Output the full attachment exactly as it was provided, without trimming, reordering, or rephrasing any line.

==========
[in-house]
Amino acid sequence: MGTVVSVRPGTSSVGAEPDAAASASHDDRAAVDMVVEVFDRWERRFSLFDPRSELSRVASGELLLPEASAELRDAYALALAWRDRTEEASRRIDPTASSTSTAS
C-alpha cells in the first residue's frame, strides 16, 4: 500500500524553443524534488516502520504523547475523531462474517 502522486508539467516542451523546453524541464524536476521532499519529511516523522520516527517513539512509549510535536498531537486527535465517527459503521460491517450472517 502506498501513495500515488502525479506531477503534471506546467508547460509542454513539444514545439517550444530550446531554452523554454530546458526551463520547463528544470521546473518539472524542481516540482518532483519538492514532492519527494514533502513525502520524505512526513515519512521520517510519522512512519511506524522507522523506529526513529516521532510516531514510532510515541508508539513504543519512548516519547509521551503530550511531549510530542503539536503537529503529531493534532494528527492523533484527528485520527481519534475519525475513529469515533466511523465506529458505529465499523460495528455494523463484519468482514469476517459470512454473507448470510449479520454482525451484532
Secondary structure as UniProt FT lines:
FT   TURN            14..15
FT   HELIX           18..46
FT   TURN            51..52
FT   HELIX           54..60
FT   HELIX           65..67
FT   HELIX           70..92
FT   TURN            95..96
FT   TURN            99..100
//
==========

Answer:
[in-house]
Amino acid sequence: MGTVVSVRPGTSSVGAEPDAAASASHDDRAAVDMVVEVFDRWERRFSLFDPRSELSRVASGELLLPEASAELRDAYALALAWRDRTEEASRRIDPTASSTSTAS
C-alpha cells in the first residue's frame, strides 16, 4: 500500500524553443524534488516502520504523547475523531462474517 502522486508539467516542451523546453524541464524536476521532499519529511516523522520516527517513539512509549510535536498531537486527535465517527459503521460491517450472517 502506498501513495500515488502525479506531477503534471506546467508547460509542454513539444514545439517550444530550446531554452523554454530546458526551463520547463528544470521546473518539472524542481516540482518532483519538492514532492519527494514533502513525502520524505512526513515519512521520517510519522512512519511506524522507522523506529526513529516521532510516531514510532510515541508508539513504543519512548516519547509521551503530550511531549510530542503539536503537529503529531493534532494528527492523533484527528485520527481519534475519525475513529469515533466511523465506529458505529465499523460495528455494523463484519468482514469476517459470512454473507448470510449479520454482525451484532
Secondary structure as UniProt FT lines:
FT   TURN            14..15
FT   HELIX           18..46
FT   TURN            51..52
FT   HELIX           54..60
FT   HELIX           65..67
FT   HELIX           70..92
FT   TURN            95..96
FT   TURN            99..100
//